Eric Ripert (French: [ʁipɛʁ]; born 2 March 1965) is a French chef, author, and television personality specializing in modern French cuisine and noted for his work with seafood.[1][2]

Eric Ripert
Eric Frank Ripert

(1965-03-02) 2 March 1965 (age 59)
Antibes, France
EducationA culinary school in Perpignan, France
SpouseSandra Nieves
Culinary career
Current restaurant(s)

Ripert's flagship restaurant, Le Bernardin, located in New York City, has been ranked among the best restaurants in the world by culinary magazines and in 2023 ranked No.1 on the annual list of "La Liste".[3] It holds the maximum ratings of four stars from The New York Times[4] and three stars from the Michelin Guide.

Early life and education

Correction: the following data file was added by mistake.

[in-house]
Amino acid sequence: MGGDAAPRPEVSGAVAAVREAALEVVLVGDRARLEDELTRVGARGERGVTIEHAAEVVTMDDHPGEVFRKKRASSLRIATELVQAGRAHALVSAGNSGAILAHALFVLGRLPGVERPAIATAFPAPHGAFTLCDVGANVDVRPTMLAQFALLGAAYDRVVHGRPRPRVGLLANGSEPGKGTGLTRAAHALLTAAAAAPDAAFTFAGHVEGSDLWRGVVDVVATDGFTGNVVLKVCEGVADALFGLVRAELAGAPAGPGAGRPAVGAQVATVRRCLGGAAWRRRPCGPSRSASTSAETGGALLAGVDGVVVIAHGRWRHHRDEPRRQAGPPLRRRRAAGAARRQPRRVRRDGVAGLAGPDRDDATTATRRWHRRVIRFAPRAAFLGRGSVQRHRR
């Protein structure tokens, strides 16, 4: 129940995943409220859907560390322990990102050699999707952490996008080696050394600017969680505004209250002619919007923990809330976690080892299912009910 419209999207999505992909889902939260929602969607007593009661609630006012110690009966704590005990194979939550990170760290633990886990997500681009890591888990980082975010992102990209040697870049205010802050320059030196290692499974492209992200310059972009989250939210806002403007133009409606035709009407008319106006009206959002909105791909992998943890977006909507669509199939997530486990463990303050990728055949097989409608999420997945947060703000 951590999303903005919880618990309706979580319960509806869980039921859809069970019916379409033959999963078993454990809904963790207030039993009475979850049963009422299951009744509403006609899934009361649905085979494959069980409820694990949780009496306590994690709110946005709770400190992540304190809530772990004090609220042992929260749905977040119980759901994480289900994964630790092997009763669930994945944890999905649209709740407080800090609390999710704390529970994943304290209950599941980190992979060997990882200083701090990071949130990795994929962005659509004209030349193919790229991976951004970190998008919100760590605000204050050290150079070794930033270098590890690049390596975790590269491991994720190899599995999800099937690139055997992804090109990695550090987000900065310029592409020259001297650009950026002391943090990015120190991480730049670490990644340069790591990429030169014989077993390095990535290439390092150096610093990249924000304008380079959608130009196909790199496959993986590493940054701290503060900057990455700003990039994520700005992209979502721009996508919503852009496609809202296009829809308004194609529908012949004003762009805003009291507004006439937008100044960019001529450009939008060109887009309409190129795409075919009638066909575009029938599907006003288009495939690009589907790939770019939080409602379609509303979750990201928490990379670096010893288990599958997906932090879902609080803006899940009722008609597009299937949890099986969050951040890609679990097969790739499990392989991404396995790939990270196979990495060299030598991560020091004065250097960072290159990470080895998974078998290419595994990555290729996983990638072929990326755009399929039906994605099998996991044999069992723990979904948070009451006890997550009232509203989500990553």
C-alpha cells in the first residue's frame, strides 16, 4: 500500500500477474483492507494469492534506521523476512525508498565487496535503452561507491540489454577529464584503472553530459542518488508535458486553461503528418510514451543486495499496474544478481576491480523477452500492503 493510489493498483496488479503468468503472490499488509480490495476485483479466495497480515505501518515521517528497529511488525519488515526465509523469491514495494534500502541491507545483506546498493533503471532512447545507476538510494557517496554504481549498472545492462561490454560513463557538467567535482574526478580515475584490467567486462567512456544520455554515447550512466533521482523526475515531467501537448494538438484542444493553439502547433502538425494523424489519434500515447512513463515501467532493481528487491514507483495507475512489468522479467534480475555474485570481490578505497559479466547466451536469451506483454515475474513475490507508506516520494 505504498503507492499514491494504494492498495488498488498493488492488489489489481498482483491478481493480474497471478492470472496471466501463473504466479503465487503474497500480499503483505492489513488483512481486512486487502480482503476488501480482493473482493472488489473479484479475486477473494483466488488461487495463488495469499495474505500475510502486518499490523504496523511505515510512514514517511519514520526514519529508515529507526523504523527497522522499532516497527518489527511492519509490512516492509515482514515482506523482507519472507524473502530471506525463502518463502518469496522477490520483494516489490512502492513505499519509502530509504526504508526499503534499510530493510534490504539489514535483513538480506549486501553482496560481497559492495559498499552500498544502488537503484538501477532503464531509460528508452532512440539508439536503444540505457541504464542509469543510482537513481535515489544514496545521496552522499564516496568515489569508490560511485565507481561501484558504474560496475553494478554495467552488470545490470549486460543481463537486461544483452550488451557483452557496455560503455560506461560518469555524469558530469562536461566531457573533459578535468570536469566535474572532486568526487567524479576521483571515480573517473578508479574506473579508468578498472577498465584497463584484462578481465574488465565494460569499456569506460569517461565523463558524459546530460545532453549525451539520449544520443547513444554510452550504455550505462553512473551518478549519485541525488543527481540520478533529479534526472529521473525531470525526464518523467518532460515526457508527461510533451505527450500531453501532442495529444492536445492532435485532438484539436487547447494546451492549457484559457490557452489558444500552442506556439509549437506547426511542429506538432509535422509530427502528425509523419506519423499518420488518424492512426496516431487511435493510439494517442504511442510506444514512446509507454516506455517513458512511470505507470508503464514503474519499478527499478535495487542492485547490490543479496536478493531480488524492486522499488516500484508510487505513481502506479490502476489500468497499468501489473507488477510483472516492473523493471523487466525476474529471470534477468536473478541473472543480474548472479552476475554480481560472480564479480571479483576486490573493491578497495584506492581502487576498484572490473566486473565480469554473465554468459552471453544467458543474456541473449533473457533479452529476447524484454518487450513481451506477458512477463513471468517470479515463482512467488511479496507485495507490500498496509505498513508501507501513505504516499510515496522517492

Ripert was born in France and learned to cook at a young age from his mother. When he was young, his parents divorced and he moved to Andorra with his mother, where he was raised. His mother remarried and his stepfather was abusive. Ripert's father died when he was 11 in hiking accident. [5] At the age of 15 Ripert left home to attend a culinary school in Perpignan.[6]

Culinary career


At 17, he moved to Paris where he worked for two years at La Tour d'Argent, a famous restaurant that claims to be more than 400 years old. Ripert next worked at Jamin under Joël Robuchon and was soon promoted to Assistant Chef de Partie. In 1985 Ripert left to fulfill his military service, after which he returned to Jamin as Chef Poissonier.

In 1989, Ripert moved to the United States and was hired as a sous chef in the Watergate Hotel's Jean Louis Palladin restaurant in Washington, D.C. Ripert moved to New York in 1991, working briefly as David Bouley's sous-chef before Maguy and Gilbert Le Coze recruited him as a chef for Le Bernardin.